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LETTER DISTRIBUTED TO PRATT & WHITNEY EMPLOYEES REGARDING LAYOFFS AT COMPANY FACILITIES

 LETTER DISTRIBUTED TO PRATT & WHITNEY EMPLOYEES
 REGARDING LAYOFFS AT COMPANY FACILITIES
 EAST HARTFORD, Conn., Oct. 16 /PRNewswire/ -- Attached is the letter distributed today to Pratt & Whitney employees from J.G. O'Connor, president, announcing layoffs of 4,800 employees by June of 1993.
 TO: All Employees
 I regret to announce that further job reductions will be required at Pratt & Whitney worldwide in response to the continued deterioration of economic conditions in aviation markets. I indicated reductions would be necessary in my August 6th letter to you, and since then, industry conditions, and particularly the outlook for commercial airplane deliveries in 1993, have become worse.
 Based upon the airplane companies' current projections, we will have to reduce our worldwide work force 4,800 employees between now and June of next year. Today, 876 of these reductions will take place in our Connecticut and Maine facilities through 695 layoffs and 181 voluntary separations. A further reduction of approximately 2,400 positions will occur in the first quarter of 1993, and the remaining 1,500 by the end of June.
 These reductions reflect drastically weakening industry conditions. Bankrupt airlines, too much capacity and the resulting fare wars are dragging down airline profits. These conditions are forcing airlines to reschedule their large commercial airplane and engine orders.
 A few months ago, Boeing, Airbus and McDonnell Douglas had scheduled production of 801 large commercial airplanes in 1993. That number has now been revised downward to 632, a full 21 percent reduction. Our engine production schedules must be reduced correspondingly, and we now anticipate a shop load for Pratt & Whitney in 1993 that is 21 percent lower than this year.
 These position reductions do anticipate some recovery in industry conditions in 1994. Specifically, the airplane companies' forecast for large commercial aircraft deliveries in 1994 now total 673, up from 632, in 1993.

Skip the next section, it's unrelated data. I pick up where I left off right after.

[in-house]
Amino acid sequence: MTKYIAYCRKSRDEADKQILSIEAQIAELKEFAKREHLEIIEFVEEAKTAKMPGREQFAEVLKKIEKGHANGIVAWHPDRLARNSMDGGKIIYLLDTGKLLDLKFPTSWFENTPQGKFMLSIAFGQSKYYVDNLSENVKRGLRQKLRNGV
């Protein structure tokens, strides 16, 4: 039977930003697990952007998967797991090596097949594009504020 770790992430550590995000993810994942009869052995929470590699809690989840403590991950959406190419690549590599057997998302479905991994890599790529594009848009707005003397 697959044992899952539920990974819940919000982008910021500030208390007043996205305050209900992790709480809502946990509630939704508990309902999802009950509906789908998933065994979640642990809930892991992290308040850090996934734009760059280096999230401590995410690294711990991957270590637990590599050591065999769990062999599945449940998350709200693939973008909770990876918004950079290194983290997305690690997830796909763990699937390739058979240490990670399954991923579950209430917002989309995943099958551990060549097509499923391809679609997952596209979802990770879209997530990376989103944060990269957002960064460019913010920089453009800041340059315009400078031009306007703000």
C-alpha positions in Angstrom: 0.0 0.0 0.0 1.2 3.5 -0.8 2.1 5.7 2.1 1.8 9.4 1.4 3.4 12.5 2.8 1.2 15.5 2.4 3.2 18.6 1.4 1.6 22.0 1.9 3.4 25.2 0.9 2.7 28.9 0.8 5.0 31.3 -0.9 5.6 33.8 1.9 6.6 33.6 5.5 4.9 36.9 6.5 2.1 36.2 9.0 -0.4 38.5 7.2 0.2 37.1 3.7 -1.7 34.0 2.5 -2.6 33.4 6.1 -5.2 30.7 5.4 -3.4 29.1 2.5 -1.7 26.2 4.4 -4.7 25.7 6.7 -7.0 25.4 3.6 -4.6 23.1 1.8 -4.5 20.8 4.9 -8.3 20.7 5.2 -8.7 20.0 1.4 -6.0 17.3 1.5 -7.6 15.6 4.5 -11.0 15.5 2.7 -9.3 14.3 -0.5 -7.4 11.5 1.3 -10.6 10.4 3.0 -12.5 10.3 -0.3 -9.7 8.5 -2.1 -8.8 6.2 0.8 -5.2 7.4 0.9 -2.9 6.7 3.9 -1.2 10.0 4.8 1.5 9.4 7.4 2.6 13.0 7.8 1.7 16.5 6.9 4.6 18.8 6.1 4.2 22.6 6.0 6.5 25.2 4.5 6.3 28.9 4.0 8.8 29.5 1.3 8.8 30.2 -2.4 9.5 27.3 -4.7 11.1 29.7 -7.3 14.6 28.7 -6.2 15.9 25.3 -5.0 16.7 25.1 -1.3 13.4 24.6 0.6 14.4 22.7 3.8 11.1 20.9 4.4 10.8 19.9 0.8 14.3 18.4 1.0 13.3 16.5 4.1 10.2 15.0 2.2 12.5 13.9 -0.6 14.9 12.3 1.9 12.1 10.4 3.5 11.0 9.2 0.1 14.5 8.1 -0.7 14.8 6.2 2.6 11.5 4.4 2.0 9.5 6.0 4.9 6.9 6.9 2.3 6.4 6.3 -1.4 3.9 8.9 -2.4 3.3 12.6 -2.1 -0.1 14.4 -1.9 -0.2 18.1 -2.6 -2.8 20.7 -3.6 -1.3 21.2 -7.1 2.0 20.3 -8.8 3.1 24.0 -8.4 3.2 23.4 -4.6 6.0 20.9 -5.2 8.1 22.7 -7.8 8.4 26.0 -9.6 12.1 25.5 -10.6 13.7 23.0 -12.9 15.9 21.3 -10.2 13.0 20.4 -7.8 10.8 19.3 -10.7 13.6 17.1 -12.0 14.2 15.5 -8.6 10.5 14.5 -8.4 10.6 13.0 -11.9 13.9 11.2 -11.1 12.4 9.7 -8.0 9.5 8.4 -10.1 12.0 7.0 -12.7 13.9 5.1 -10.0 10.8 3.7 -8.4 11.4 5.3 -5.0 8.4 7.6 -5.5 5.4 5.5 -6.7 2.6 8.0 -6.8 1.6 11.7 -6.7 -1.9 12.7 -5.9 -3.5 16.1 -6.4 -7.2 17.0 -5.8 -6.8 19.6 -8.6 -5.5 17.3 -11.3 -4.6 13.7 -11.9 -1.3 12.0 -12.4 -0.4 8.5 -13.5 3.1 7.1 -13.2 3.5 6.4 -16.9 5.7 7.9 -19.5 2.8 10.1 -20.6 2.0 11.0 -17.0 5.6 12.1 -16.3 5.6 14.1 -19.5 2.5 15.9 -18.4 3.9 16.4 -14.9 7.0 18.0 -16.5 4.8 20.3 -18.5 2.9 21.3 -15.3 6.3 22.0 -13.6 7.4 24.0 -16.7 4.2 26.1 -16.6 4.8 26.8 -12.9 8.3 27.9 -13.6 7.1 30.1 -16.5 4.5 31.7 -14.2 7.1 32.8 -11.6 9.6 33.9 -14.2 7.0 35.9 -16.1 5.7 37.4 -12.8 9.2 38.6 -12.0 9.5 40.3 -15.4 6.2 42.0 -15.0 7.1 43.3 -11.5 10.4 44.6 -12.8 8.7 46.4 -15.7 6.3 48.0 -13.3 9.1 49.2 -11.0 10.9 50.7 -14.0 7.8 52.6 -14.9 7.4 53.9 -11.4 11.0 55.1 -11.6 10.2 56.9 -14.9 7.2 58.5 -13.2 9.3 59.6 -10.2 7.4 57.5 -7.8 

At the same time, our spares business remains under pressure, with volumes that are about 25 percent lower than 1990, prior to the recession. In addition, our military fighter engine business declines from 700 engines per year in the early 1980's to under 100 in 1993. These changes require us to permanently resize the company for the smaller commercial and military markets in the coming years.
 I remain completely confident in the future of Pratt & Whitney. We have today, with the PW4000 family, the PW2037 and the V2500, the most competitive product line positioning, compared with GE and Rolls-Royce, that we have had at any time in the last two decades. Our market share of the large commercial engine business has, in fact, expanded in the last few years from 30 percent to over 40 percent. We have the key F-119 award from our most important Air Force customer, Taiwan will purchase F-16's with our F100-PW220 engines, with deliveries between 1996 and 1999, and prospectively I believe we have the engine award for the F-15 aircraft for Saudi Arabia whose deliveries will run from late 1994 through 1997.
 These are unprecedented times in Pratt & Whitney's history. As I indicated, I am confident in the future, appreciate your support and commitment, and ask for your understanding in as tough a time for our industry as I have experienced in my 33 years at Pratt & Whitney.
 -0- 10/16/92
 /CONTACT: Curtis G. Linke of Pratt & Whitney, 203-565-4546/
 (UTX) CO: Pratt & Whitney ST: Connecticut, Maine IN: AIR SU: PER


DD -- NE005 -- 0901 10/16/92 11:21 EDT
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Publication:PR Newswire
Date:Oct 16, 1992
Words:571
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